So, how was National Insect Week for you? Here in York, theBigBuzz National Insect Week has gone on for a fortnight! (If you missed any of these events, then fear not! You can either listen to my poems on my Buzzing! CD, which is a recommended resource on the National Insect Week website, and/or you can catch a live show later in the year.)
So, my National Insect Week 2008 began early, on Friday 20 June, when I performed my Buzzing! show (in celebration of garden minibeasts) to more senior York residents at a local hospital. (Here I am chatting with members of the audience after the show.)
Then, the next morning I was entertaining somewhat younger York citizens at Copmanthorpe Primary School Environment Fair.
At this fair I acquired a new roadie: 2-year-old Roadie Raphael …
… who also decided to take part in the show itself!
“That was great!”
“What a wonderful show!”
On the evening of Tuesday 24 June, I went to a fascinating lecture on insect bio-acoustics (the sounds insects make), given by Dr Dave Chesmore of the Electronics Department of the University of York. You can find out more about Dr Chesmore’s fascinating research here. It was at this talk that I had the pleasure of meeting the former President of the Royal Entomological Society, and the force behind National Insect Week, Professor Chris Haines.
The next morning saw Dr Dave Chesmore up bright and early to be interviewed by Radio York about our joint National Insect Week event planned for that night: a Buzzing! moth night in York Cemetery.
At that event, I began by performing a special version of Buzzing! in the cemetery chapel. (Ably assisted by the unflappable Adrian Lovett, at the computer in the photo below – taken by Paul Rhodes.)
The show featured lots of moth poems and photos – including a world premiere!
“A really super show”
Then, once it was well and truly dark, we all went outside where Dr Dave Chesmore had set up his moth trapping equipment.
Enthralled, we were out until after midnight, and Dave caught and identified a total of 23 species. (Photo below taken by Paul Rhodes)
“A thoroughly enjoyable evening”
This joint event went so well that we are doing a similar Buzzing! Moth Night at Kew at Castle Howard on 20 September. (more details)
On Friday 27 June I was an invited speaker at ‘Creative York Revealed’, an event held at York St John University, organised by Creative York and hosted by C4C. So I was able to spread the National Insect Week word there too, and regale the audience with tales of my Berberis Sawfly larvae, which had hatched two days before. (This is the third year in a row that I’ve sighted them in our garden. This year I even saw – and videoed – them laying their eggs. Of which, more anon.)
Saturday 28 June was a Buzzing! plus Photography Workshop and Minibeast Hunt at York Environment Centre (St Nicholas Fields).
“Them voices what you did was right good!”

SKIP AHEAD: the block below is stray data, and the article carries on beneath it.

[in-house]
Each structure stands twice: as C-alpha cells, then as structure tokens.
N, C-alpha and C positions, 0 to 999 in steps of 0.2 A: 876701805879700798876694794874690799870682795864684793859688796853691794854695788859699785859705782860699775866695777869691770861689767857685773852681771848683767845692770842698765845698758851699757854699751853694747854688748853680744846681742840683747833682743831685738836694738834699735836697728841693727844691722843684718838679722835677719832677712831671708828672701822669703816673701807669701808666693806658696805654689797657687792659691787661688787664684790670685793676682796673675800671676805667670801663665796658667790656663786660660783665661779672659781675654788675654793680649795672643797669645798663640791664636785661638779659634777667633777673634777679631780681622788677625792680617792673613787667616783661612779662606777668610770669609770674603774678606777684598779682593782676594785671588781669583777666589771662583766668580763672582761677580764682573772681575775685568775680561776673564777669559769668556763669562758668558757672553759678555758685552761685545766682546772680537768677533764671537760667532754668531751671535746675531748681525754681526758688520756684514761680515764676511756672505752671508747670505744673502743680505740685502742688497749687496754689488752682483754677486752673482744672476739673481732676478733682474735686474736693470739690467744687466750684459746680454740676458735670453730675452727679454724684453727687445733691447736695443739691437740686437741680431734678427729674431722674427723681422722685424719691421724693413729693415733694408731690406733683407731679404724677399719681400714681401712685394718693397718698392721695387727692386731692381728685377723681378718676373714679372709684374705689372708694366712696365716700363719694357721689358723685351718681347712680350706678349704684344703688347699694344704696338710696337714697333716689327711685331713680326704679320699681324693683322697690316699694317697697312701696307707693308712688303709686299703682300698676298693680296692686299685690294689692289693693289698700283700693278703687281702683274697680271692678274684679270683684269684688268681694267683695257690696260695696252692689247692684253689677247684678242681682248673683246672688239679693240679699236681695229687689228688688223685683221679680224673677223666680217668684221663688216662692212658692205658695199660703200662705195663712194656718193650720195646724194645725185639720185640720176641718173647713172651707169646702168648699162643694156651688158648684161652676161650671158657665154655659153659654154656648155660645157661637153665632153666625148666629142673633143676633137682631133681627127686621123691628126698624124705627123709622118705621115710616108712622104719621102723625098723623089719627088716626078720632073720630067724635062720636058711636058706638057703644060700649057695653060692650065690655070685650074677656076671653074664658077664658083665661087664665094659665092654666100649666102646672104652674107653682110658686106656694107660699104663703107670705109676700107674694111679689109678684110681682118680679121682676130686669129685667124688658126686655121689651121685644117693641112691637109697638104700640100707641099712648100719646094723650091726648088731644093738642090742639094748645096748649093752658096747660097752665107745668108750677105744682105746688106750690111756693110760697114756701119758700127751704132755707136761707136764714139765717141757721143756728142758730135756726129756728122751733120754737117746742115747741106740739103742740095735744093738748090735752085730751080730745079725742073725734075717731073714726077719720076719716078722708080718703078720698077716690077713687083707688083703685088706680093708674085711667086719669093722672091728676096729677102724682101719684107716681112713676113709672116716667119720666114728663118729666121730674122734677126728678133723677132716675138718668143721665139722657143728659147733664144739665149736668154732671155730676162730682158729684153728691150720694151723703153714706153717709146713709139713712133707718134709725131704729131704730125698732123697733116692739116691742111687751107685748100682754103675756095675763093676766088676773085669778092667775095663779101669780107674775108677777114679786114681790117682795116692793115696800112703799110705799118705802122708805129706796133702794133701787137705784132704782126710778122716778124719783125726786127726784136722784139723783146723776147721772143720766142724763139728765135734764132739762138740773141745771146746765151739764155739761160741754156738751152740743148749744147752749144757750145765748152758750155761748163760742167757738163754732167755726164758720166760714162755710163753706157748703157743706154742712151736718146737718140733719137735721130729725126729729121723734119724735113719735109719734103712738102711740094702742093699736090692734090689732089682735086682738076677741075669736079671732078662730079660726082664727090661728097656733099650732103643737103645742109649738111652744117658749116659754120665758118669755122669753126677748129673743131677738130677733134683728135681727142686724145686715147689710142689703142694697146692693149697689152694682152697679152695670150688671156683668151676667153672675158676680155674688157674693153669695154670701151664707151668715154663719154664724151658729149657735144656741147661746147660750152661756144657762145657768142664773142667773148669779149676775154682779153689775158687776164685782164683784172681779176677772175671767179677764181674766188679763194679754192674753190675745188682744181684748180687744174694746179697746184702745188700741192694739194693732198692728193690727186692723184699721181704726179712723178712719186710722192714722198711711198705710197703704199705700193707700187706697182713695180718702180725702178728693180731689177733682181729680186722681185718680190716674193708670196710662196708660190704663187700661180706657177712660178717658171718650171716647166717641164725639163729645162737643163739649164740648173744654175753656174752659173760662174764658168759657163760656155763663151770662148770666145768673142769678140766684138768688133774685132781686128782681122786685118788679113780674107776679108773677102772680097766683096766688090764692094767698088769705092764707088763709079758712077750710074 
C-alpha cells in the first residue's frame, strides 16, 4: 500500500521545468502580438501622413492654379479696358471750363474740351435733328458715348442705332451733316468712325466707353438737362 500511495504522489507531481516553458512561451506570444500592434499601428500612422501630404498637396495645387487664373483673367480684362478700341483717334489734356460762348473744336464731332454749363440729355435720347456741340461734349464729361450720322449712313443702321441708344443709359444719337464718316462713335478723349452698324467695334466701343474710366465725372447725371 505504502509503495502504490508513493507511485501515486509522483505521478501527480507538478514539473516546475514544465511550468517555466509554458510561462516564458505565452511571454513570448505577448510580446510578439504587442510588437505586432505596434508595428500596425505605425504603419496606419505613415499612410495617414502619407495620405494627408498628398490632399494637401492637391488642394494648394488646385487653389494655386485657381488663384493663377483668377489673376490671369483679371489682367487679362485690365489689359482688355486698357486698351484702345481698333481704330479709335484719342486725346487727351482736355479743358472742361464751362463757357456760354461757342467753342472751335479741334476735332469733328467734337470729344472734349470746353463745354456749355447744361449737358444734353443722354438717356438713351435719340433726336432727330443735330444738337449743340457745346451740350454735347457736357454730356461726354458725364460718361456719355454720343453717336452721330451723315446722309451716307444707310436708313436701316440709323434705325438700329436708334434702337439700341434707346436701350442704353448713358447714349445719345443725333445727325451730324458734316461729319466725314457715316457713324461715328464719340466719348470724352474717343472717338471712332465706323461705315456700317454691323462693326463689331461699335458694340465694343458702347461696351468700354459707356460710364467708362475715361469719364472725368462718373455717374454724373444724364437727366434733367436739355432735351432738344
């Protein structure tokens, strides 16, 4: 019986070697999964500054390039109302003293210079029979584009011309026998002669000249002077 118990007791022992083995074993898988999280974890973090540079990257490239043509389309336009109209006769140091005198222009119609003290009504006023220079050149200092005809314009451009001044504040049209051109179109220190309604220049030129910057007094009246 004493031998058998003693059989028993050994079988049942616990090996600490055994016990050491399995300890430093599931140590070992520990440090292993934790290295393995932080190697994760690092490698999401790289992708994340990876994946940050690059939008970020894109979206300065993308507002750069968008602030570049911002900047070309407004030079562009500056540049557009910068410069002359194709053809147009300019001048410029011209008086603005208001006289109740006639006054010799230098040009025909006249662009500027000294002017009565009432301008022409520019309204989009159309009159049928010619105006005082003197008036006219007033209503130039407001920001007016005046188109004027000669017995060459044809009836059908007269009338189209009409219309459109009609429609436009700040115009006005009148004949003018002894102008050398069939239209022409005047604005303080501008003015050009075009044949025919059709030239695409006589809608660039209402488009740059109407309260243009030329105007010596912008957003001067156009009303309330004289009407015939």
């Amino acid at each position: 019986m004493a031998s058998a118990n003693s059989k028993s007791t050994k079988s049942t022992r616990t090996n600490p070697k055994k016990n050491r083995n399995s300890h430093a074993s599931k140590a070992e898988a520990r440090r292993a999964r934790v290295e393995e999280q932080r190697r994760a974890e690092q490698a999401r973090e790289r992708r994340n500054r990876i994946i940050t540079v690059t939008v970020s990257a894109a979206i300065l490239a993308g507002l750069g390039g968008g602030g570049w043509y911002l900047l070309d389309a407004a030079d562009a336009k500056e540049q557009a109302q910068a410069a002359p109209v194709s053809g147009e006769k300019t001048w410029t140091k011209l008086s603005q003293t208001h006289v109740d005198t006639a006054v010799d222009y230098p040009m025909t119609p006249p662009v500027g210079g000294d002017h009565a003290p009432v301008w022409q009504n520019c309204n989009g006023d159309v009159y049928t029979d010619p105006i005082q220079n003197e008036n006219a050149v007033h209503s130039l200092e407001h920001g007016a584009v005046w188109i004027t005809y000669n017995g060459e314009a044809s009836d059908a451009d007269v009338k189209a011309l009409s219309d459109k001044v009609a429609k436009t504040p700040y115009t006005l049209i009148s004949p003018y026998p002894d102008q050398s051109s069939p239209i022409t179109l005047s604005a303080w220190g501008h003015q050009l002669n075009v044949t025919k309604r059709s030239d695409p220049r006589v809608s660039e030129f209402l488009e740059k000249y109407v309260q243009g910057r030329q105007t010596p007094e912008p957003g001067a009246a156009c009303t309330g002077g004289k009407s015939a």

“It was delightful!”
We were blessed with good weather which meant that we could spend as long as we wanted outdoors after my show looking for minibeasts and taking photos of them. The younger children present were very enthusiastic bug hunters. They had particularly beady eyes and found young pond skaters in the pond …
… and all sorts of other tiny creatures, some hidden away in hard-to-reach places.
The older members of the audience spent their time photographing insects. Here is Jacob honing his macro photography skills (photo taken by his mum Lesley):
And here is a beautiful photo of a hoverfly that Jacob’s Mum, “I think you may have got me hooked!” Lesley, took:
My last National Insect Week event of the fortnight came on Thursday 3 July, when I put on 3 Buzzing! workshops as part of Scarcroft Primary School‘s Science Day, organised by NYBEP. I set off bright and early with all my National Insect Week stickers, pencils etc. for the pupils …
and also with two specimen jars of my world-first insect discovery, Berberis Sawfly larvae, collected that very morning from my garden.
Collecting Berberis Sawfly Larvae, 3 July 2008
I was very impressed by how much the children already knew about scientific names etc., and by how much they learnt during each of my Buzzing! sessions. At the end, I gave each pupil a National Insect Week pencil, which I hope they will use to note their sightings of 2-spot ladybirds and Painted Lady butterflies, and to write up their ‘Close Encounter’ with an insect, and draw their invented insect. Details of all these surveys and competitions – which I told the children about in my workshops – are on the National Insect Week website.
“You could have heard a pin drop!” Year 5/6 Teacher
“The session was very informative, fun, lively and kept the children’s interest throughout. I’m sure they have learnt alot.” Year 5/6 Teacher
My National Insect Week ended on a real high. As I was leaving Scarcroft School, a 10-year-old boy came up to me, completely unbidden, and said:
“You’re well good at poems, you are!”
What a great way to end a great 2 weeks!
I am indebted to the Royal Entomological Society’s Lesley Goodman Award for enabling me to put on these events. We had lots of great feedback from the shows and workshops, and I hope many of the residents of York will be taking part in National Insect Week surveys and competitions as a result.
And if you want to host a Buzzing! performance and/or workshop where you are, email me! I look forward to hearing from you.